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Ok, I'm in a inquisitive mood and I was hoping you guys would be able to help me out.
Here's what I've been thinking about.
In the debate about Social Security much is made about the baby boom putting a strain on the system. A large number of that generation will be retiring at once and they are fewer workers available to provide funds to support them.
I wonder though, wouldn't this be a temporary event? Once we have a spike of people reaching retirement age won't we eventually reach a point where that boom will be over and the costs for Social Security will fall again? If so, how long would this last until we're through that period? Would the accumulated surpluses pay for that time period? How much extra would it cost to make it through this boom? Would this be less than the cost of the current proposals?
The government has been borrowing money from the SS trust fund for ages, eventually all that money should be paid back. Would a short period of time where the Social Security system borrows from the general revenue be fair, to be paid back once the boom is over?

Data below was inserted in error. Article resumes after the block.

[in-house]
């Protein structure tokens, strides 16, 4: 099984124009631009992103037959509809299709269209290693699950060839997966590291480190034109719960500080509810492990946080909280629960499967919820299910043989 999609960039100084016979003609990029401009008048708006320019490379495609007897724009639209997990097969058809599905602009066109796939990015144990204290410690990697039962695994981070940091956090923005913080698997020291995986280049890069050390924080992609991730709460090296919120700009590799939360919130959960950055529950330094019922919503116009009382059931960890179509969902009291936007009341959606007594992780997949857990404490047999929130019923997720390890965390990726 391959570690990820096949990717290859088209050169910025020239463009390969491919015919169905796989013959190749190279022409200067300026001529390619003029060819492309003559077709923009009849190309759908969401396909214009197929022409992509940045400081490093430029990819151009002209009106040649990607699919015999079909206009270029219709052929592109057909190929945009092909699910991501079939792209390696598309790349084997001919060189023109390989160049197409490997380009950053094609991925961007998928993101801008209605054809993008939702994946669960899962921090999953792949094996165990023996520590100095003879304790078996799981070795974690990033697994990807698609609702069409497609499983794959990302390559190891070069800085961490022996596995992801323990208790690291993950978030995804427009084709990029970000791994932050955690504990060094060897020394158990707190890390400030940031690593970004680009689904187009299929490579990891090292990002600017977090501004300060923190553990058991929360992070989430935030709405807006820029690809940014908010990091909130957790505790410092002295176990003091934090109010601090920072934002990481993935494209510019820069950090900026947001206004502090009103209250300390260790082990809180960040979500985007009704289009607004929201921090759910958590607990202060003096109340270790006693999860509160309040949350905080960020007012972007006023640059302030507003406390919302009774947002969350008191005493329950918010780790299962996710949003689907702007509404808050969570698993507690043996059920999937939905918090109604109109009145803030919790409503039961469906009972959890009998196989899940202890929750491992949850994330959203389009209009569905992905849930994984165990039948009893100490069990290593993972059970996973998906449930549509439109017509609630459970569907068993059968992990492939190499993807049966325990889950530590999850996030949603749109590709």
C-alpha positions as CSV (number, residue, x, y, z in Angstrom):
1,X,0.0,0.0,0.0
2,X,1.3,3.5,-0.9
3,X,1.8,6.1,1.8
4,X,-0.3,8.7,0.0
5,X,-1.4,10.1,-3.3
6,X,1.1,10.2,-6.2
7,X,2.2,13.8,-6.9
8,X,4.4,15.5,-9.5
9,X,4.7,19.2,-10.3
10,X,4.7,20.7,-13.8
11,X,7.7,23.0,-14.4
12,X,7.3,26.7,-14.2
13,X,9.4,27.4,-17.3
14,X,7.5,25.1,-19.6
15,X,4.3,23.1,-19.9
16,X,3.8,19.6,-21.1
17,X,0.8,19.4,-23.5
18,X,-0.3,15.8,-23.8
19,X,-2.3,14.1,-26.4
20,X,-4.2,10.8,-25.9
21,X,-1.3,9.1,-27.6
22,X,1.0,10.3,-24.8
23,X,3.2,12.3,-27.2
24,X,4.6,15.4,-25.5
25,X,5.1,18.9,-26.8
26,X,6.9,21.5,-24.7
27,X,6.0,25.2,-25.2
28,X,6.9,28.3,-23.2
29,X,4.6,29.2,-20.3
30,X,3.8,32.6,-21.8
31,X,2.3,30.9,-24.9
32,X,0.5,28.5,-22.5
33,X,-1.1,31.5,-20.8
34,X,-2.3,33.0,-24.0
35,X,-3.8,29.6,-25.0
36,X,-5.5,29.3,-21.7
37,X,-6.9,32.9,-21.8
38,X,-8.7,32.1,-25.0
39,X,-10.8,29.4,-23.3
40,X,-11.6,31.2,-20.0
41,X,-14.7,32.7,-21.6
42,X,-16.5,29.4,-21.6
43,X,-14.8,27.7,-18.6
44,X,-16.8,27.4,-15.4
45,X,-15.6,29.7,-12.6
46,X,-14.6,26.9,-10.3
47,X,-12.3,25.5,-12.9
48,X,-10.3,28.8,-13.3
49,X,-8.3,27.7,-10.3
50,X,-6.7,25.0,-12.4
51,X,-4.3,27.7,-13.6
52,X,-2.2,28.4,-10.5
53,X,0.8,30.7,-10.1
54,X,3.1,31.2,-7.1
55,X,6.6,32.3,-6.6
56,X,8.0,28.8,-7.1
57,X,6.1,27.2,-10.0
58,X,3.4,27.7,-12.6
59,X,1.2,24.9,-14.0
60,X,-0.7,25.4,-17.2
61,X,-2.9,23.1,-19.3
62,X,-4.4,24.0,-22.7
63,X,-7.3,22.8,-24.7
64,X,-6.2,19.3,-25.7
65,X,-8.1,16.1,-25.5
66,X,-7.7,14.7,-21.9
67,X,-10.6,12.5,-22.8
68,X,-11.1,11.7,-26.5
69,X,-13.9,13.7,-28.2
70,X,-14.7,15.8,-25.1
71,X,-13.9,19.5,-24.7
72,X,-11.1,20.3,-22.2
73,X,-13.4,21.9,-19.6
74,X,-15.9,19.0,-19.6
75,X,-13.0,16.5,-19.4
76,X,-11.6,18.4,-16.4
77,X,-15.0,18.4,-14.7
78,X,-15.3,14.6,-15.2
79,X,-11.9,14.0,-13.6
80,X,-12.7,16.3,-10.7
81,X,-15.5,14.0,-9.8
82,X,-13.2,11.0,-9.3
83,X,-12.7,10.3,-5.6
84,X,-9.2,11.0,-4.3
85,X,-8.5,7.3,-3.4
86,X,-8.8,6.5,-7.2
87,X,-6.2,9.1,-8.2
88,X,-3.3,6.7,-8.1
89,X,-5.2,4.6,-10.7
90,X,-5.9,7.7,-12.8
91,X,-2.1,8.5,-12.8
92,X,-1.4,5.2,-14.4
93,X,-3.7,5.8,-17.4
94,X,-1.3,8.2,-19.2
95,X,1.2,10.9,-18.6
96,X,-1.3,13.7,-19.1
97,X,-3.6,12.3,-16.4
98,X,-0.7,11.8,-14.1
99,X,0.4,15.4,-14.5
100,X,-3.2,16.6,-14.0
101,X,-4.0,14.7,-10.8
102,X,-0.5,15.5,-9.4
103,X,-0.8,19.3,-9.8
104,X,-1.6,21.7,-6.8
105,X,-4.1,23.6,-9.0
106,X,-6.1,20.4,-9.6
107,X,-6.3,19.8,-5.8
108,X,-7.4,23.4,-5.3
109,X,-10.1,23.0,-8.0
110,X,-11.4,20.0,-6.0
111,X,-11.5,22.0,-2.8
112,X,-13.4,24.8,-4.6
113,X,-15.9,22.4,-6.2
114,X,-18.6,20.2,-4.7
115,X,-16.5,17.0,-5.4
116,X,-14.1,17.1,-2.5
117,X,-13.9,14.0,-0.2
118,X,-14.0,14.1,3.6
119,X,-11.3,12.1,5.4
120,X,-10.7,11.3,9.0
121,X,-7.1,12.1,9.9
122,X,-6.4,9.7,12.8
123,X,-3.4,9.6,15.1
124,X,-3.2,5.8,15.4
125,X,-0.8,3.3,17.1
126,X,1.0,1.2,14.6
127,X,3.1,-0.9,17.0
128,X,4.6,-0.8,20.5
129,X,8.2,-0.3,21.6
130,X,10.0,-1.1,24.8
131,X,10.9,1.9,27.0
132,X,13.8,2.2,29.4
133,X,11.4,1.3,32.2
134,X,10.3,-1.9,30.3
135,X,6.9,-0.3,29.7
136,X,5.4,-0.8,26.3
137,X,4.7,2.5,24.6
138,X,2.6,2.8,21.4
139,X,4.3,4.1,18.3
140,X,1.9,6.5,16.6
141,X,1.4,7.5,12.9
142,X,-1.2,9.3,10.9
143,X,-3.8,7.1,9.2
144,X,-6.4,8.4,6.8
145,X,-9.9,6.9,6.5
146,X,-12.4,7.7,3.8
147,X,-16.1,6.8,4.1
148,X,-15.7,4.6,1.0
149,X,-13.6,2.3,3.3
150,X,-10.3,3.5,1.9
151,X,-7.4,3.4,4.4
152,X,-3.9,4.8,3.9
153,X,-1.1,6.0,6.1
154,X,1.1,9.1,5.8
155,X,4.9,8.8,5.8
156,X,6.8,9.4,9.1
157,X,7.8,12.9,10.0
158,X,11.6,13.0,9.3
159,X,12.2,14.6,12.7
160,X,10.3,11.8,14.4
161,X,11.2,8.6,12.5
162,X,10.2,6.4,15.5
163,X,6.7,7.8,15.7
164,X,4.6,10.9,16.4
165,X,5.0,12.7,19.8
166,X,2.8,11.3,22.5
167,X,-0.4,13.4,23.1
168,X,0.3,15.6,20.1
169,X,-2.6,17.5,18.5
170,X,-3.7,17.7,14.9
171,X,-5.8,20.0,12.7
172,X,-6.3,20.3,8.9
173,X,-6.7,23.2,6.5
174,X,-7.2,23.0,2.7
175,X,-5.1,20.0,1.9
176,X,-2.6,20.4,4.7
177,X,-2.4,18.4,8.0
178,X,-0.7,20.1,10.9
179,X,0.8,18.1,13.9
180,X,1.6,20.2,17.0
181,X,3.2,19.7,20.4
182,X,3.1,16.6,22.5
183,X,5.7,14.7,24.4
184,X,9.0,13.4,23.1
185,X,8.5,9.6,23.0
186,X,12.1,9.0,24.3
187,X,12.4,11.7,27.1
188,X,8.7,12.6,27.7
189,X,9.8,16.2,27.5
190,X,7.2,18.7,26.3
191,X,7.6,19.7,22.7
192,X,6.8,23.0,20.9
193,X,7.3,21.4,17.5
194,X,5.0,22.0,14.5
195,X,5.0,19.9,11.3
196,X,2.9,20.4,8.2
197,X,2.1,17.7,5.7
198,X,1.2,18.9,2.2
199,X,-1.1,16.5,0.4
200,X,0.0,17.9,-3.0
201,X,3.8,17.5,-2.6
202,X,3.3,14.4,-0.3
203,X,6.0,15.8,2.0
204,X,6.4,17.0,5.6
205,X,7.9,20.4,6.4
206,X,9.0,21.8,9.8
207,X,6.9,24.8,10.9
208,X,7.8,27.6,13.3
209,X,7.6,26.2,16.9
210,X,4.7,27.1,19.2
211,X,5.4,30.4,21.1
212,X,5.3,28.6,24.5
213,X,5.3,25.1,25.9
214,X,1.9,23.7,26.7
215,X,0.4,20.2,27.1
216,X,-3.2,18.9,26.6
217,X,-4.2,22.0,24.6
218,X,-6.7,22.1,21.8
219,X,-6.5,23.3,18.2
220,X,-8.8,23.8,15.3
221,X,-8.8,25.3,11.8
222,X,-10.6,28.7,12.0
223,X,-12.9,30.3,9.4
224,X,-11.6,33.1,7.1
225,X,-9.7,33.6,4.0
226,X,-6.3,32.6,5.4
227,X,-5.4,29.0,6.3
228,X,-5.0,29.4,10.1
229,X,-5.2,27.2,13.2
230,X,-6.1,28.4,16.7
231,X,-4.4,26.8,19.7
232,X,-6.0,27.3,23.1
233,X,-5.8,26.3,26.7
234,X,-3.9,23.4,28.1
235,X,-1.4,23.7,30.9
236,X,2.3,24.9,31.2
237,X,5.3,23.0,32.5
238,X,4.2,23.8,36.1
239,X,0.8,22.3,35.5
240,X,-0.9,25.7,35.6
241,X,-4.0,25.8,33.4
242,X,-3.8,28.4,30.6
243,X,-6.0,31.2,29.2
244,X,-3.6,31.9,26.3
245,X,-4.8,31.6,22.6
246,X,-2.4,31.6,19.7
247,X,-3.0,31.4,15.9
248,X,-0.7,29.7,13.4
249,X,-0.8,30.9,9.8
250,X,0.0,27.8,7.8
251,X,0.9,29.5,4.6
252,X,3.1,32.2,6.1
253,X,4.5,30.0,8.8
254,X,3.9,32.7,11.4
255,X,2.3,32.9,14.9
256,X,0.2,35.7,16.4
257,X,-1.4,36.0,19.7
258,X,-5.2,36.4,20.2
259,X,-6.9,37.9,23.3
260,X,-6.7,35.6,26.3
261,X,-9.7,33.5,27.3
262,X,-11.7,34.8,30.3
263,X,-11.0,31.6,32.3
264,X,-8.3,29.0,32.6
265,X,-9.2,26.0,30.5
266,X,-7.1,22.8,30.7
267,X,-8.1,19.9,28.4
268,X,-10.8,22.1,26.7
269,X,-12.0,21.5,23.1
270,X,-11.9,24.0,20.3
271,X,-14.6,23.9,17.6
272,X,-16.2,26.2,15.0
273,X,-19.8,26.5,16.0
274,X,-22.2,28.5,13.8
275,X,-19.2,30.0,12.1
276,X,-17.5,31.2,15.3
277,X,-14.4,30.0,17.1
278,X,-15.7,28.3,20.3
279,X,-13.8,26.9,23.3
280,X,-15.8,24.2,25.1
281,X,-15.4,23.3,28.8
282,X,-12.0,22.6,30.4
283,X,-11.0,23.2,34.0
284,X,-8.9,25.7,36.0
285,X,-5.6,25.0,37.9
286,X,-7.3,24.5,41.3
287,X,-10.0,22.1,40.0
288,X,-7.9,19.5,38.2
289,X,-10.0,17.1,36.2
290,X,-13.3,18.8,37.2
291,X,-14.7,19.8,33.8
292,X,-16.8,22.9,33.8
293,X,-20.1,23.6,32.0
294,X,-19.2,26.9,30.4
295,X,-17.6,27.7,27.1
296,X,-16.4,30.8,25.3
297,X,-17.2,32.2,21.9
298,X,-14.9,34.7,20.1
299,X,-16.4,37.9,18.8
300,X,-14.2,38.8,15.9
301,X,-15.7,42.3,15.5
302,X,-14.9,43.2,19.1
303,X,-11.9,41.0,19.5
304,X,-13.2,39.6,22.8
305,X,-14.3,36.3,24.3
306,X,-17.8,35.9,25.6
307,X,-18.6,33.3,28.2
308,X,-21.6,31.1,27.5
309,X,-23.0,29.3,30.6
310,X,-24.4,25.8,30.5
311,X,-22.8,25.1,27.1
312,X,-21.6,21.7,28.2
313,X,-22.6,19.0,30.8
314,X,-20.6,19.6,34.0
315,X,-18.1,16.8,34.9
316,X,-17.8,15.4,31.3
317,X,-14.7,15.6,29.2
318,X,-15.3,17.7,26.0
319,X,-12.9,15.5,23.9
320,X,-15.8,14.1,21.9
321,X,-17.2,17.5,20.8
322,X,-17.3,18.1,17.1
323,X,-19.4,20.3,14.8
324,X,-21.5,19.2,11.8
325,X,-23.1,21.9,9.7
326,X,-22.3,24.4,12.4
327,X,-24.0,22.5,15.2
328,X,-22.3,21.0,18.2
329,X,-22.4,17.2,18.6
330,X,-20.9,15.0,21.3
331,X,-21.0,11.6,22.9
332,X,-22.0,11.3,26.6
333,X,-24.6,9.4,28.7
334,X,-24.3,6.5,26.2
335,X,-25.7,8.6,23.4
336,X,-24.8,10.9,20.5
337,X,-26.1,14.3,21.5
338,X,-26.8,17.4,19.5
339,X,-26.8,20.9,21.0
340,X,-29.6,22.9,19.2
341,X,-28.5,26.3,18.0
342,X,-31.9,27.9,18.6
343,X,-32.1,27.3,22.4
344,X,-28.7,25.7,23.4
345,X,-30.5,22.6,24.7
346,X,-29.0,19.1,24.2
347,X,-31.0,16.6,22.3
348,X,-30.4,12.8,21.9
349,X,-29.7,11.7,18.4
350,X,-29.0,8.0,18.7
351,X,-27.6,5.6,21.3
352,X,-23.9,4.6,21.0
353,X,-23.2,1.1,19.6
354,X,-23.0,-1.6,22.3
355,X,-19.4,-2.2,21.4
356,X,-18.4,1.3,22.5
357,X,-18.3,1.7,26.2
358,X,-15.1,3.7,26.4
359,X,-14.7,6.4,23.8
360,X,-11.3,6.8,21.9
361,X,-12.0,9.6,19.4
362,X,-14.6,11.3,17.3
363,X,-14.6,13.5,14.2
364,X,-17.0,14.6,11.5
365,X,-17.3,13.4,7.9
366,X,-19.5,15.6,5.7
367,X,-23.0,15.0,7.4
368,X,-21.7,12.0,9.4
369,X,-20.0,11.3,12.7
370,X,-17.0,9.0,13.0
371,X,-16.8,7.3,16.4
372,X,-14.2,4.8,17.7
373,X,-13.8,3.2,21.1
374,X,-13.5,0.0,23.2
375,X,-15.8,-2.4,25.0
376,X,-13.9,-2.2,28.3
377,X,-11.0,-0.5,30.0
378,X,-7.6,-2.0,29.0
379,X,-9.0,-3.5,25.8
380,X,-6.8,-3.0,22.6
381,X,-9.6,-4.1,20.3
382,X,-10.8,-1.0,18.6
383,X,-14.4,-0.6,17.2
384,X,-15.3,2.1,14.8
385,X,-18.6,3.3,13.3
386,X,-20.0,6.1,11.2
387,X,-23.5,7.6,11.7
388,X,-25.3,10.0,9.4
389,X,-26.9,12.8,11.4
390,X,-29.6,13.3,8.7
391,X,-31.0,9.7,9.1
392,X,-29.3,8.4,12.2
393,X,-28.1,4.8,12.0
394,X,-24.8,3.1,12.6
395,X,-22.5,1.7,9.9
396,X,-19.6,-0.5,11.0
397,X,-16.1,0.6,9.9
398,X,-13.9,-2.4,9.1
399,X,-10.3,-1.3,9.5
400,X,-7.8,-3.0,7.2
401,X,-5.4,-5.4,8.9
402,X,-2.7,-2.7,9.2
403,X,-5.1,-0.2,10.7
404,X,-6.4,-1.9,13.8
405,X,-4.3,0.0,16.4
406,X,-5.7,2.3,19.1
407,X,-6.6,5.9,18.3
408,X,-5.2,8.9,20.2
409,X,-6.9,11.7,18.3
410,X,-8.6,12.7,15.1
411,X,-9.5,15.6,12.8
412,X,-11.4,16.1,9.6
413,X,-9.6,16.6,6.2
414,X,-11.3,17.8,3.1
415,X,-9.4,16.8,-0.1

Right now our energy needs are being met with the accumulated storage of energy as fossil fuels. We are cashing in thousands of years of net energy gainat a fairly rapid pace. I think its fair to say that we are using fossil fuels faster than they are being replaced through natural processes.
Simply finding another source of stored energy will lead us down the same path eventually. Considering this, what forms of energy can we expect to be reliable in perpetuity? I thought -- gravity, the planet's rotation and the radiation from the sun? We're screwed if we lose one of those anyways. Are there other "prime" sources that you can think of? And would these sources be enough to maintain our current energy usage? Is it just a matter of reliably harnessing these energy sources in a large enough quantity?
Let's say there was 5 lbs of a substance, and that one pound could power a civilization for 10 years. This substance landed on the planet in usuable form in an easily accessible location. After 45 years or so, as we neared the end of this supply, we would have to consider looking for alternatives. Comparatively, excavating fossil fuels, with the amount of effort and time involved would look overwhelmingly expensive.
Do we not find ourselves in a similar position? Is it merely that we have an unrealistic expectation about the cost and availability of energy? What would our economy look like today had fossil fuels been so convenient?
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Dissolve into Evergreens